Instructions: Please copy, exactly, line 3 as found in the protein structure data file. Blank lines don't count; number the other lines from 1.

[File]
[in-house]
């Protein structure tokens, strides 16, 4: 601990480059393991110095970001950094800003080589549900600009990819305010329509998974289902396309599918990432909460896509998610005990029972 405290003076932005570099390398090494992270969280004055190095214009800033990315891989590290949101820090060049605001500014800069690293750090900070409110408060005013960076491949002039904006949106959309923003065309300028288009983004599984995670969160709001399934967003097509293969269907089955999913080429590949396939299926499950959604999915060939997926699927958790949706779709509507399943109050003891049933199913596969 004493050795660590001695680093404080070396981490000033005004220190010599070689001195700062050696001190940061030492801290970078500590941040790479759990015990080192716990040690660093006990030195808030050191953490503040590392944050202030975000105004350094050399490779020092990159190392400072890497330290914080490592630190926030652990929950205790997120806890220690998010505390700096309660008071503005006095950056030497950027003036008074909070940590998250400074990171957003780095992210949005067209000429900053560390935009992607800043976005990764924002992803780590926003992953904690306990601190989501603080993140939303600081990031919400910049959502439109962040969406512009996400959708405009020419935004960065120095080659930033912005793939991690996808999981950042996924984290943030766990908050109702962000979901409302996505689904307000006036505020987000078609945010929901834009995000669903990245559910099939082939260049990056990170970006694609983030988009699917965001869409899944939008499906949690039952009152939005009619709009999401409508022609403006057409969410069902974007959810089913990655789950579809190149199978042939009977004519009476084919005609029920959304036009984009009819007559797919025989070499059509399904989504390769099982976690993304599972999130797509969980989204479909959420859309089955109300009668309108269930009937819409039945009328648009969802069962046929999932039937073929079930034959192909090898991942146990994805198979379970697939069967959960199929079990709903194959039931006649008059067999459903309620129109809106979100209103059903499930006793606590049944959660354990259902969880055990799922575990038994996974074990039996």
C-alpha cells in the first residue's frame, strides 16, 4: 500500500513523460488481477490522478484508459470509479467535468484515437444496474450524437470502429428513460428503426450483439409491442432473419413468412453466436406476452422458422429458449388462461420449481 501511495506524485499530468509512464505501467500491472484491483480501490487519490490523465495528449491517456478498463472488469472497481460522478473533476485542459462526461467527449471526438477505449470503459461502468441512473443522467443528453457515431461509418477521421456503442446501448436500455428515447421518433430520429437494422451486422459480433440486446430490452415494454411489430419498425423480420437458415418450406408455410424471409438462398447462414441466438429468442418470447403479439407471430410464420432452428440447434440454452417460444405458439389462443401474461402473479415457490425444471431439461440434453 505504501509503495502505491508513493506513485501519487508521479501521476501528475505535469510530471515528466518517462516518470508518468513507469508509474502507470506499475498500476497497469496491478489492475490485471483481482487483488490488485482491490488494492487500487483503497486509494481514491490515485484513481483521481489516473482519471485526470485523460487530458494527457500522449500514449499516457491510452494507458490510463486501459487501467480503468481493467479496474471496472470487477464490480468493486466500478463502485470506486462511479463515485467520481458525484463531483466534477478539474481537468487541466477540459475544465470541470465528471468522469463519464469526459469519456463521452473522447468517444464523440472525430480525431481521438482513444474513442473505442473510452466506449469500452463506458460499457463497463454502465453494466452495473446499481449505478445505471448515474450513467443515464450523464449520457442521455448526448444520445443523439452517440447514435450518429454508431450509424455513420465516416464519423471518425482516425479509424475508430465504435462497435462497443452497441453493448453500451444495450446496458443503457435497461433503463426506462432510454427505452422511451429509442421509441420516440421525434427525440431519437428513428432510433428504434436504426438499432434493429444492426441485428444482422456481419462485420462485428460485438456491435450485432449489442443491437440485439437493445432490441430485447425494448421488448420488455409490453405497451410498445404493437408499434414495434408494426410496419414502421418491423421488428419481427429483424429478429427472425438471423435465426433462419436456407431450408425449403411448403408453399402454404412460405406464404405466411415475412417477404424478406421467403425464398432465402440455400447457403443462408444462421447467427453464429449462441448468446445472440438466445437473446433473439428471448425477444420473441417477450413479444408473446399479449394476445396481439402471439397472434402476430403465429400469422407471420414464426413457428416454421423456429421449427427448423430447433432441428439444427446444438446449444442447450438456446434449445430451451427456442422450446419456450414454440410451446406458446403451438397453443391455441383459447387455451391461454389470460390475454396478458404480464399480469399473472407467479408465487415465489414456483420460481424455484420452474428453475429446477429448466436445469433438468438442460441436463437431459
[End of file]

C-alpha cells in the first residue's frame, strides 16, 4: 500500500513523460488481477490522478484508459470509479467535468484515437444496474450524437470502429428513460428503426450483439409491442432473419413468412453466436406476452422458422429458449388462461420449481 501511495506524485499530468509512464505501467500491472484491483480501490487519490490523465495528449491517456478498463472488469472497481460522478473533476485542459462526461467527449471526438477505449470503459461502468441512473443522467443528453457515431461509418477521421456503442446501448436500455428515447421518433430520429437494422451486422459480433440486446430490452415494454411489430419498425423480420437458415418450406408455410424471409438462398447462414441466438429468442418470447403479439407471430410464420432452428440447434440454452417460444405458439389462443401474461402473479415457490425444471431439461440434453 505504501509503495502505491508513493506513485501519487508521479501521476501528475505535469510530471515528466518517462516518470508518468513507469508509474502507470506499475498500476497497469496491478489492475490485471483481482487483488490488485482491490488494492487500487483503497486509494481514491490515485484513481483521481489516473482519471485526470485523460487530458494527457500522449500514449499516457491510452494507458490510463486501459487501467480503468481493467479496474471496472470487477464490480468493486466500478463502485470506486462511479463515485467520481458525484463531483466534477478539474481537468487541466477540459475544465470541470465528471468522469463519464469526459469519456463521452473522447468517444464523440472525430480525431481521438482513444474513442473505442473510452466506449469500452463506458460499457463497463454502465453494466452495473446499481449505478445505471448515474450513467443515464450523464449520457442521455448526448444520445443523439452517440447514435450518429454508431450509424455513420465516416464519423471518425482516425479509424475508430465504435462497435462497443452497441453493448453500451444495450446496458443503457435497461433503463426506462432510454427505452422511451429509442421509441420516440421525434427525440431519437428513428432510433428504434436504426438499432434493429444492426441485428444482422456481419462485420462485428460485438456491435450485432449489442443491437440485439437493445432490441430485447425494448421488448420488455409490453405497451410498445404493437408499434414495434408494426410496419414502421418491423421488428419481427429483424429478429427472425438471423435465426433462419436456407431450408425449403411448403408453399402454404412460405406464404405466411415475412417477404424478406421467403425464398432465402440455400447457403443462408444462421447467427453464429449462441448468446445472440438466445437473446433473439428471448425477444420473441417477450413479444408473446399479449394476445396481439402471439397472434402476430403465429400469422407471420414464426413457428416454421423456429421449427427448423430447433432441428439444427446444438446449444442447450438456446434449445430451451427456442422450446419456450414454440410451446406458446403451438397453443391455441383459447387455451391461454389470460390475454396478458404480464399480469399473472407467479408465487415465489414456483420460481424455484420452474428453475429446477429448466436445469433438468438442460441436463437431459